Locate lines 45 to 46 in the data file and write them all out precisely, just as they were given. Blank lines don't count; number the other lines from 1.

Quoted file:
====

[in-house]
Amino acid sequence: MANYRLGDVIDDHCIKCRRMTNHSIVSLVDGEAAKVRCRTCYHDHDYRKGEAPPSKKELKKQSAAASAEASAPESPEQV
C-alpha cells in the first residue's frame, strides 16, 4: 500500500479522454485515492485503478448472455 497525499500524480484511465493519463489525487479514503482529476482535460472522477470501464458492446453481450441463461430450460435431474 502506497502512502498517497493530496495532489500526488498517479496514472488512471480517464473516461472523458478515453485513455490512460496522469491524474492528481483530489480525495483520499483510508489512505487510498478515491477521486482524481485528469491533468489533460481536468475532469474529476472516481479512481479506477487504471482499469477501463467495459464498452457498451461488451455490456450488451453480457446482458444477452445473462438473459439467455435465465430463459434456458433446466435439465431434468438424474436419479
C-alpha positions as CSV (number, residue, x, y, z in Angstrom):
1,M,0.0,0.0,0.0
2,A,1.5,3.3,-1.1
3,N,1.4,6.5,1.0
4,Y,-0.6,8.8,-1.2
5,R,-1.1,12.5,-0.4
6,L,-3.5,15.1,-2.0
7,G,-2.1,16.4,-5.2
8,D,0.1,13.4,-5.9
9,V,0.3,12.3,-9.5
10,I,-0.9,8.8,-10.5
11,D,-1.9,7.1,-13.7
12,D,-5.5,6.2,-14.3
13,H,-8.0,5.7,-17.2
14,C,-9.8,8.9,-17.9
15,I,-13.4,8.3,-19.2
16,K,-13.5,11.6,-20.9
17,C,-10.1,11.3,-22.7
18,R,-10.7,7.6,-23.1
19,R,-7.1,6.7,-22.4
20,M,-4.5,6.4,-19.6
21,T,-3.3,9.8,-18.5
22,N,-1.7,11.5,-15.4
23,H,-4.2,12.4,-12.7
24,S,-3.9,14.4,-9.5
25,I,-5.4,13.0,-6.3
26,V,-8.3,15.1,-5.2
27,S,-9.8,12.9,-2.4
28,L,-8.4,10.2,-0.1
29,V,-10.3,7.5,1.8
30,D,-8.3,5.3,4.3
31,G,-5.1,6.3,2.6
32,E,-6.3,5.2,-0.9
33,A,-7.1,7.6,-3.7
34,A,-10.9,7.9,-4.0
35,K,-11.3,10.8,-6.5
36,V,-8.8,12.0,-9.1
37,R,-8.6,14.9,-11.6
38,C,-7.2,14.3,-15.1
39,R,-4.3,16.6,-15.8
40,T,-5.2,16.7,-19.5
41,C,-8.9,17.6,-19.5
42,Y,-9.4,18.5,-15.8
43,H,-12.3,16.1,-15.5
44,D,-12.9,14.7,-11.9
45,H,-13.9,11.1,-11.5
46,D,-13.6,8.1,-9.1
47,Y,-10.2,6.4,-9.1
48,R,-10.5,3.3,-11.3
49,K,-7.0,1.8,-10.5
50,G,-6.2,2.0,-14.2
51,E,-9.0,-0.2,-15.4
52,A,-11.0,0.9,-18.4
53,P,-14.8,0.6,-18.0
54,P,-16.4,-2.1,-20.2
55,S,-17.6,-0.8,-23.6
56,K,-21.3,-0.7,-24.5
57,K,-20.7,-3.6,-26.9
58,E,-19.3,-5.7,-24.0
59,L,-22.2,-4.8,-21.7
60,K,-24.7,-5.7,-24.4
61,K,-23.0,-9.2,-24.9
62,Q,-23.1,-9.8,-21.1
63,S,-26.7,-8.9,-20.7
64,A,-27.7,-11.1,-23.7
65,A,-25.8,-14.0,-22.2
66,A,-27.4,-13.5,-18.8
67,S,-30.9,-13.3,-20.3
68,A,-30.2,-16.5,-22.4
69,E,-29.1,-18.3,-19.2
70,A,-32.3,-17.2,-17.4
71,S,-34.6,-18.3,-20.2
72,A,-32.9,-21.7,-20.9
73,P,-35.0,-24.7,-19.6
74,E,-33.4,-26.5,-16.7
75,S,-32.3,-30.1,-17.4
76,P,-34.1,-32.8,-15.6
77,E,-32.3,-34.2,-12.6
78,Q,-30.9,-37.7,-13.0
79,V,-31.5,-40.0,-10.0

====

41,C,-8.9,17.6,-19.5
42,Y,-9.4,18.5,-15.8